by Dennis Collin
The Explode command within AutoCAD does have its uses, but frequently the command can become an annoyance when users explode blocks that have attributes, field and dynamic properties. Once this is done all that intelligence will be lost!
Fig. Use Explode with extreme caution, if at all!
However, it is possible to prevent this by protecting block definitions from that situation. Simply untick the allow exploding option when creating the block.
Once done, attempts to explode the block will result in a message saying that the block cannot be exploded!
So far so good, but what about if circumstances change and the setting needs to be reverted? To edit the setting, the Block Editor can be used. I would argue that this should always be done instead of exploding to edit blocks.
Block editor can be accessed by right clicking on the block that needs to be changed, or alternatively type BEDIT on the command line, choosing the block name from the list.
Fig. Accessing Block Editor from the command prompt.
Once within the block editor environment users experience a different set of palettes and the screen colour changes to a darker grey background.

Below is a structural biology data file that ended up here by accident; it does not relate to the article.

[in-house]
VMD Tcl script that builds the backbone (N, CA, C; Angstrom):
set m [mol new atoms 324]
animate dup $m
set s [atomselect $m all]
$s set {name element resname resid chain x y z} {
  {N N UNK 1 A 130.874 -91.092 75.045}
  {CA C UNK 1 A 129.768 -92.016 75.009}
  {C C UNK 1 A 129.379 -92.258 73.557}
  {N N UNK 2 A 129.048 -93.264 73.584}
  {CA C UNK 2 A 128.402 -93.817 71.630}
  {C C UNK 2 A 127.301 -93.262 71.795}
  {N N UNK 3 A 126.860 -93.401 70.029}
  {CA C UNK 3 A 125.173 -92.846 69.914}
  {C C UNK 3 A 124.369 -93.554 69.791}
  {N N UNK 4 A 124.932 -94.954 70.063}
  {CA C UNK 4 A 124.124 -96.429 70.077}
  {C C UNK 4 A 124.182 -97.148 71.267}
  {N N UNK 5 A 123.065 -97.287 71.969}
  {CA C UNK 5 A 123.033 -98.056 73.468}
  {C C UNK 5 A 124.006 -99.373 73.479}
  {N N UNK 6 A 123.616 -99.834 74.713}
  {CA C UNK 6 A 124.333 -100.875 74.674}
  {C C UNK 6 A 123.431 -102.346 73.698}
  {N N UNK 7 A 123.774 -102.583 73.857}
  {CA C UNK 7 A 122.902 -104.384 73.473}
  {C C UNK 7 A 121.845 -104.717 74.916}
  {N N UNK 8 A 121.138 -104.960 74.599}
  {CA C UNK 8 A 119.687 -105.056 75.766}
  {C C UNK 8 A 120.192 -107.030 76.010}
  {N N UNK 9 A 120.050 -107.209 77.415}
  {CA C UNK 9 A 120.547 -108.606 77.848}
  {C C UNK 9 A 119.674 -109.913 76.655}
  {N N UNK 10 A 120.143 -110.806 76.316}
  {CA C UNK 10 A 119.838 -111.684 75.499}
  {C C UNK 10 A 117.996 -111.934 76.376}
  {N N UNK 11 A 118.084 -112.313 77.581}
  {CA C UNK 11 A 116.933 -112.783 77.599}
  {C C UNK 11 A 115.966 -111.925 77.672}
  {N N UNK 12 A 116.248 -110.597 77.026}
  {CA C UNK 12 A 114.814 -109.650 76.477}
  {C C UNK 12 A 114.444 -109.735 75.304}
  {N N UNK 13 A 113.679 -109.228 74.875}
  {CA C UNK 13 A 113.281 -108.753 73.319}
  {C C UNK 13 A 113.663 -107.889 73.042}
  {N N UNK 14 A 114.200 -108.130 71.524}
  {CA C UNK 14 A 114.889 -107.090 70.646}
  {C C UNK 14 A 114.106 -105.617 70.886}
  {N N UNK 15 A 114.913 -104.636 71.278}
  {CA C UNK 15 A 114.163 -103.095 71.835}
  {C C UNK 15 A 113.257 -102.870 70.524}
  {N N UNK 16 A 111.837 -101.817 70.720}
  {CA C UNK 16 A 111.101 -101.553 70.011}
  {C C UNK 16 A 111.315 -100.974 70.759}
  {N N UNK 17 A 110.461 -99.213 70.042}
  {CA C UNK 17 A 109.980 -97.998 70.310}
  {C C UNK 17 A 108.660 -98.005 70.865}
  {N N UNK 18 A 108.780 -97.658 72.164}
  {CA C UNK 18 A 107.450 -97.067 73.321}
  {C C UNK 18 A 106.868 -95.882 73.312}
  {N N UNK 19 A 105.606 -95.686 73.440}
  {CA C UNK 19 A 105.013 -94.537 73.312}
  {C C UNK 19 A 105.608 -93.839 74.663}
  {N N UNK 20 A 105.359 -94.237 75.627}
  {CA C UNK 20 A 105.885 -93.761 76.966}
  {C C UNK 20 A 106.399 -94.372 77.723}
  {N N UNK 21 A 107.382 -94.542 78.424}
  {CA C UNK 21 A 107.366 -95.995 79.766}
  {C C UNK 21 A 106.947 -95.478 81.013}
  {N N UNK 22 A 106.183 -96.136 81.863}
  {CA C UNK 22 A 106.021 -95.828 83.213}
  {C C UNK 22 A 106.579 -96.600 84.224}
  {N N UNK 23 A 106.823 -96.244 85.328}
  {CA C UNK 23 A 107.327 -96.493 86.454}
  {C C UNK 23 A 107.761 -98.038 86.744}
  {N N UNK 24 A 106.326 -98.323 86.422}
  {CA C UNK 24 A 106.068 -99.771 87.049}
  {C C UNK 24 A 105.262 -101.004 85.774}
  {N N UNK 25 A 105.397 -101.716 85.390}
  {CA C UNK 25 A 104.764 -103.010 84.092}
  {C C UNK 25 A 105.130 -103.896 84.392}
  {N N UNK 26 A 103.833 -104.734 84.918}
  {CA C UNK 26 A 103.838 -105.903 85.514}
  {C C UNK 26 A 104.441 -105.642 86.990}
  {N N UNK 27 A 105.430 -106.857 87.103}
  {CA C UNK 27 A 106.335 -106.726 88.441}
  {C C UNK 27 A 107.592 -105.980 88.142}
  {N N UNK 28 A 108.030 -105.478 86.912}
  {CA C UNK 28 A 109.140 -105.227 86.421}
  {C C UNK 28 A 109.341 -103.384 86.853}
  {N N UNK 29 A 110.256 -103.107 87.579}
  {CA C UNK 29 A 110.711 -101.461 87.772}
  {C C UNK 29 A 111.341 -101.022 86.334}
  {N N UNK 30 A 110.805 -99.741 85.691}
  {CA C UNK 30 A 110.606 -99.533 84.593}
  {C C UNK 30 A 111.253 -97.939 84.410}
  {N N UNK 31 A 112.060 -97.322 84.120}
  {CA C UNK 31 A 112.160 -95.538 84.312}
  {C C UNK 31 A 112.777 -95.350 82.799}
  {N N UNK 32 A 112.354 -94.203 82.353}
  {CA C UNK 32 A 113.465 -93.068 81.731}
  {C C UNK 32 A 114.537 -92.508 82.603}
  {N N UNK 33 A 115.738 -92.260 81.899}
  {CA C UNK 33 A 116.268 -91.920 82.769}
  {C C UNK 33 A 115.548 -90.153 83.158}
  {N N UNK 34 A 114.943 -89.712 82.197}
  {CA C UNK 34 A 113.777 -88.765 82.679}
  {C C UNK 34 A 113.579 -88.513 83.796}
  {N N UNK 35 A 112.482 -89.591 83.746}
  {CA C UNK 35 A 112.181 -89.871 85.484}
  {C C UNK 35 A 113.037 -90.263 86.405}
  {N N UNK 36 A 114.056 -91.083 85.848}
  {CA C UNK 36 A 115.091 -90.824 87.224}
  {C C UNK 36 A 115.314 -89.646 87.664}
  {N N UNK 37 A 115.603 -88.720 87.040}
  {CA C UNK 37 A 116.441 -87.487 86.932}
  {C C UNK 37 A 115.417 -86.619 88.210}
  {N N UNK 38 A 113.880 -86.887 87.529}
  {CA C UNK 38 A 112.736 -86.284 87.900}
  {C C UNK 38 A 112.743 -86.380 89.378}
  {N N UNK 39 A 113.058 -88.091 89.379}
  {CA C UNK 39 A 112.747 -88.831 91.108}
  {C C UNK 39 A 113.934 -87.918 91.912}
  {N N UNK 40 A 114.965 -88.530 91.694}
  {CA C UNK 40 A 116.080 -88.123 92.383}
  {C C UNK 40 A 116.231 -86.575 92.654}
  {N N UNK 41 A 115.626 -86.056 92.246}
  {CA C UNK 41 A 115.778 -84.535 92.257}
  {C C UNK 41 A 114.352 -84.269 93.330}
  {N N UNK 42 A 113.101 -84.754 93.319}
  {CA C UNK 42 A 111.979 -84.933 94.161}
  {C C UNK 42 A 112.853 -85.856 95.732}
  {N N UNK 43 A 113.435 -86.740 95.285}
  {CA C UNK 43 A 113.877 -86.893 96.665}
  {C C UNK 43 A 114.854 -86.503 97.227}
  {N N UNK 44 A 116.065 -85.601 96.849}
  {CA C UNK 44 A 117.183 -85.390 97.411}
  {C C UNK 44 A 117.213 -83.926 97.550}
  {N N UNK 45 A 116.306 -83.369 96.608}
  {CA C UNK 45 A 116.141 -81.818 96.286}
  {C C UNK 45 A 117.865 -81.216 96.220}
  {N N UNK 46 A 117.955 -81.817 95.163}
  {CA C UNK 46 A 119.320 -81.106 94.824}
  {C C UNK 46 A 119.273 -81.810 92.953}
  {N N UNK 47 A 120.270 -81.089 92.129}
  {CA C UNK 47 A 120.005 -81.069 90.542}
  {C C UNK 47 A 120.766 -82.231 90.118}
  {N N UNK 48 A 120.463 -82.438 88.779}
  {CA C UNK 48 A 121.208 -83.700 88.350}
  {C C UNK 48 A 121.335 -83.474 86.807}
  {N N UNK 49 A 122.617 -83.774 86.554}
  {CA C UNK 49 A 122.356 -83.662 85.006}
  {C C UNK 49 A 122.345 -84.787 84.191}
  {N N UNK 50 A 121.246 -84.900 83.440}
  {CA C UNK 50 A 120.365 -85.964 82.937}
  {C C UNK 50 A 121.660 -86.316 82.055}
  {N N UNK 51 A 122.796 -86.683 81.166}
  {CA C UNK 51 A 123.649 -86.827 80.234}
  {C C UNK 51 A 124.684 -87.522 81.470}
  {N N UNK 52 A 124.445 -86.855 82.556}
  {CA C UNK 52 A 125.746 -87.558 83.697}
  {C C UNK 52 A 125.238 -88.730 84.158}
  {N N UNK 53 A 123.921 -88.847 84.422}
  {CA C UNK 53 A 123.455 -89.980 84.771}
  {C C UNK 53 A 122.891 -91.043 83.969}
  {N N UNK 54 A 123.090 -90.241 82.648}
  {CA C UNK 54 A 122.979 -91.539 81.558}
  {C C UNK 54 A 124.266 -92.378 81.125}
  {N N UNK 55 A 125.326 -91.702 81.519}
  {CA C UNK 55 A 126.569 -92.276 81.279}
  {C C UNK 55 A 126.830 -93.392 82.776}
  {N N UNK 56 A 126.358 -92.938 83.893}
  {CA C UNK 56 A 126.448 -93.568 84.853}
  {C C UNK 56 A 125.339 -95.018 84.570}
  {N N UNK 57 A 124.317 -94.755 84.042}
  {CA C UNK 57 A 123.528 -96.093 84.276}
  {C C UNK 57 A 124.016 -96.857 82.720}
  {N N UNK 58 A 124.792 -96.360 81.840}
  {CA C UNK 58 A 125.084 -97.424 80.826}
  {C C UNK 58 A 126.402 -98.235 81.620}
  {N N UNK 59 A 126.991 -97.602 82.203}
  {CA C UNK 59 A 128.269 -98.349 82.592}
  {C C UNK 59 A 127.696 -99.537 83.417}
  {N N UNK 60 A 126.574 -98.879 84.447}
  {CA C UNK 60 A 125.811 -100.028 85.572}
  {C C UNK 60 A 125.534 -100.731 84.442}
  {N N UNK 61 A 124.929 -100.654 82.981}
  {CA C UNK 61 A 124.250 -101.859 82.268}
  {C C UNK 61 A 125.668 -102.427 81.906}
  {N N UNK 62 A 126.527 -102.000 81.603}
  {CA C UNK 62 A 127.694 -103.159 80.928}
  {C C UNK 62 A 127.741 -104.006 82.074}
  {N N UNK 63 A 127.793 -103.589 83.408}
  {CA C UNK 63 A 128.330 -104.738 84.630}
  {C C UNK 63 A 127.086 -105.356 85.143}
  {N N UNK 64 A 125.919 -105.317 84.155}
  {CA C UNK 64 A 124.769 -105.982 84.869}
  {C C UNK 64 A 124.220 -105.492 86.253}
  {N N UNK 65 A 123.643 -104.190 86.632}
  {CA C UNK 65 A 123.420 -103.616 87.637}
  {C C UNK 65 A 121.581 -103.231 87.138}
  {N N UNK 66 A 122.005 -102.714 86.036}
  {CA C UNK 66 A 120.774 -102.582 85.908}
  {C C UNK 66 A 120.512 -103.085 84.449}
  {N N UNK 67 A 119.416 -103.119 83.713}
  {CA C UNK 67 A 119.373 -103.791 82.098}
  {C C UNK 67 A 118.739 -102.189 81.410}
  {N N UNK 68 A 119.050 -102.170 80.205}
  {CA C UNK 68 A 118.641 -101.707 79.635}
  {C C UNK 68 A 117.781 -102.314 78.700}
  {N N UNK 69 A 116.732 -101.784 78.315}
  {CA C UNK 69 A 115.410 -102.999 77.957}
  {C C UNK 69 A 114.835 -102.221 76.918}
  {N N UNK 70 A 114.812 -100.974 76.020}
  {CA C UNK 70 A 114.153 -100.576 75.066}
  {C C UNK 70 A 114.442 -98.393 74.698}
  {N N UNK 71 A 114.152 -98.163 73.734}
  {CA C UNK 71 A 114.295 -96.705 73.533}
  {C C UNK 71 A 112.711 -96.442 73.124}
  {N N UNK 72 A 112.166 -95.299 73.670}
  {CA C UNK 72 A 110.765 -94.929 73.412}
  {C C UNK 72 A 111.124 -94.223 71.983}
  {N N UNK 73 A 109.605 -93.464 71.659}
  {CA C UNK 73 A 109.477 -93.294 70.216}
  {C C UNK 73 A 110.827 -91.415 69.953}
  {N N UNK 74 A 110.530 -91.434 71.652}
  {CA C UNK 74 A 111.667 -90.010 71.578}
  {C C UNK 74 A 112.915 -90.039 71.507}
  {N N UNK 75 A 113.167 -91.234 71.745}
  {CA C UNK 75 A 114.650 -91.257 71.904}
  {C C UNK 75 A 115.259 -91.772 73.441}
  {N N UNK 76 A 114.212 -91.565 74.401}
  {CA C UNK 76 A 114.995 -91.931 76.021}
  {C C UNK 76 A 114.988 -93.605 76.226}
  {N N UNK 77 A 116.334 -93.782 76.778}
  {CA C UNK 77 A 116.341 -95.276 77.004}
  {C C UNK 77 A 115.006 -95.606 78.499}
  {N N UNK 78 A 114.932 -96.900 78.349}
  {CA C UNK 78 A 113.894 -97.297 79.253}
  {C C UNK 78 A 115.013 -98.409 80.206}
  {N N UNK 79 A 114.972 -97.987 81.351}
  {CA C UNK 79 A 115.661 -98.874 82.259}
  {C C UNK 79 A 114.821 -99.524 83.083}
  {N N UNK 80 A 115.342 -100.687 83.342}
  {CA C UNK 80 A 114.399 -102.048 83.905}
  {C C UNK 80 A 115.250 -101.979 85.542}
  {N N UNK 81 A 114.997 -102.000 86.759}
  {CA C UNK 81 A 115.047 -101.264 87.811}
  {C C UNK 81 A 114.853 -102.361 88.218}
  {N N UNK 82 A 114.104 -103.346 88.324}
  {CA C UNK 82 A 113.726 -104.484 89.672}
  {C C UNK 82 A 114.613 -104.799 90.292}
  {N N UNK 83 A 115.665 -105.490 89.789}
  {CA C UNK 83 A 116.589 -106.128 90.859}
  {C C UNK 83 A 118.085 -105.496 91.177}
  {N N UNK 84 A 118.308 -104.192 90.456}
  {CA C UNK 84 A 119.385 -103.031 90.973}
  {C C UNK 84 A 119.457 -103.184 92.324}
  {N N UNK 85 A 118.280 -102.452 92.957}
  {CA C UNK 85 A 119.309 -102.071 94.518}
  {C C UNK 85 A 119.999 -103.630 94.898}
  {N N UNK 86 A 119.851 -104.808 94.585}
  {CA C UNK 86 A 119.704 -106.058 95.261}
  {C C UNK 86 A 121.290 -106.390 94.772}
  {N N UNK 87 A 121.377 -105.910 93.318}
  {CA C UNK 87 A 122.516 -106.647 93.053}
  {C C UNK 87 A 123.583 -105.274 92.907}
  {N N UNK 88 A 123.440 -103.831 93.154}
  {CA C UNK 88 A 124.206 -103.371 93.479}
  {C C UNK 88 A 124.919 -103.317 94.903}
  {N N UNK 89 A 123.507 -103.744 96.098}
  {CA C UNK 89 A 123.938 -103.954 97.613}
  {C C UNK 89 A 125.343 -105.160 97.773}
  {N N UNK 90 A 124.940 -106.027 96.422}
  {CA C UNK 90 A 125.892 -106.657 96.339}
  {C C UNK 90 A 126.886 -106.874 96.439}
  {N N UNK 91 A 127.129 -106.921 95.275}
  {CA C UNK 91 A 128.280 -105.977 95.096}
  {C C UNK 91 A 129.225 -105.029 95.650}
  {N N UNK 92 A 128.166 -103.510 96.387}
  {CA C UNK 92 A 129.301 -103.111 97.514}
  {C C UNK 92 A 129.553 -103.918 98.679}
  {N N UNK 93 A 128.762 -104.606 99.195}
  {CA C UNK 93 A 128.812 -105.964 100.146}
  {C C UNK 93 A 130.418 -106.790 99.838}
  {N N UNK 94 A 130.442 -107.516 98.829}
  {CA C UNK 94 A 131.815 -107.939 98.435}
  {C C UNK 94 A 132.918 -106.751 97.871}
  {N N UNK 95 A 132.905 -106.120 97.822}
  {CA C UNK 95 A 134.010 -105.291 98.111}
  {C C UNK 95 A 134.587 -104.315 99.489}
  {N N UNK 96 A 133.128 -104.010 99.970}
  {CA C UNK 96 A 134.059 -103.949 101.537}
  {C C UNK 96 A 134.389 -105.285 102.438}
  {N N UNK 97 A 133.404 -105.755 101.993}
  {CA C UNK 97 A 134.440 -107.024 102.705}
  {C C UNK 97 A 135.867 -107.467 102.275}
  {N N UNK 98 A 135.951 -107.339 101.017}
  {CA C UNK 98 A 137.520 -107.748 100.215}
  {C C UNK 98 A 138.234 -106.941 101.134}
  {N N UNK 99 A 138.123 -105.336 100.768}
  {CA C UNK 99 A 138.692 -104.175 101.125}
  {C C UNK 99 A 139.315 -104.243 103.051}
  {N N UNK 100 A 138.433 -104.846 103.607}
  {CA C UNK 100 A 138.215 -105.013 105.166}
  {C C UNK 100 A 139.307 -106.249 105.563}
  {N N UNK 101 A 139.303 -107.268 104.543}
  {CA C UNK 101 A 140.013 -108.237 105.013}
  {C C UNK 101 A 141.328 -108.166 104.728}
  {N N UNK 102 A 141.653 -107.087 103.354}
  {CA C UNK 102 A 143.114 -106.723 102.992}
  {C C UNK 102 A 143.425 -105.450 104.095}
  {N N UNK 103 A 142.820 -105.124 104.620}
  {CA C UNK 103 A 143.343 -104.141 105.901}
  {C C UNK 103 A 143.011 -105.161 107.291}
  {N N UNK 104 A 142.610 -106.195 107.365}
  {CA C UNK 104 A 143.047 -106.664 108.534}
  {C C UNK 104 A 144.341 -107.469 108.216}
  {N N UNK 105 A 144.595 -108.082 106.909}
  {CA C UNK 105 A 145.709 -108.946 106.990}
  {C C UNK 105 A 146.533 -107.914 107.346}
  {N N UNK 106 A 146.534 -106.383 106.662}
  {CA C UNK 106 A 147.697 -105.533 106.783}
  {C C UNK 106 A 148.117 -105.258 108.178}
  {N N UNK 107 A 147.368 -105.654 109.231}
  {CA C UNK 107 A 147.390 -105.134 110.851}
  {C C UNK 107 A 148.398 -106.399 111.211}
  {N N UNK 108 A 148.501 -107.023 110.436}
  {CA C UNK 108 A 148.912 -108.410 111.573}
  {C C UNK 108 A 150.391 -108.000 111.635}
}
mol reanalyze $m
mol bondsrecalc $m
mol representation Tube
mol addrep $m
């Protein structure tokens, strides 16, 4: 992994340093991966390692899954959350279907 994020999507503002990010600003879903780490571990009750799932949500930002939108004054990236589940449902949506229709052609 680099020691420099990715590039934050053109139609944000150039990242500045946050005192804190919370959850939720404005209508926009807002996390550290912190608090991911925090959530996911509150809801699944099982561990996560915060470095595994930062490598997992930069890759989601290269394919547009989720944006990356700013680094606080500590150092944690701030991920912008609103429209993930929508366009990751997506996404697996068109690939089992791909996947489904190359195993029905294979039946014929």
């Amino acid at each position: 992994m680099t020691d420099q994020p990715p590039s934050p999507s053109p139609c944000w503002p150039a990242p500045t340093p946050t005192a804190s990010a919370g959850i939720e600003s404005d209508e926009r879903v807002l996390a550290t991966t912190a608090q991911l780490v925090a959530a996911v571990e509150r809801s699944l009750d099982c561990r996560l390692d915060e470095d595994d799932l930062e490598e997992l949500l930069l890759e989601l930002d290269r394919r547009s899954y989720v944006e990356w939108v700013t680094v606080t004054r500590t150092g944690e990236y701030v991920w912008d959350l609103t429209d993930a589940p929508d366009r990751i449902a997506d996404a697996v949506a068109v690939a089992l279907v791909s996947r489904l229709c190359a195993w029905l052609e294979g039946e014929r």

Activate the properties palette (Ctrl+!) and set the allow exploding option to yes. Save the changes to the block definition when exiting.
Fig Toggling the ability to explode within AutoCAD’s block editor environment.
In summary Block Editor or Edit-in-place are generally a better practice for managing blocks than explode, for the simple reason that the Explode command is rather destructive and there is no way back.
Blocks, symbol libraries along with many other more advanced AutoCAD concepts are covered on our Bespoke and follow on AutoCAD courses. For more details, please visit https://training.cadline.co.uk/ or talk to one of the team on 01784 419922 or via the site’s live chat facility.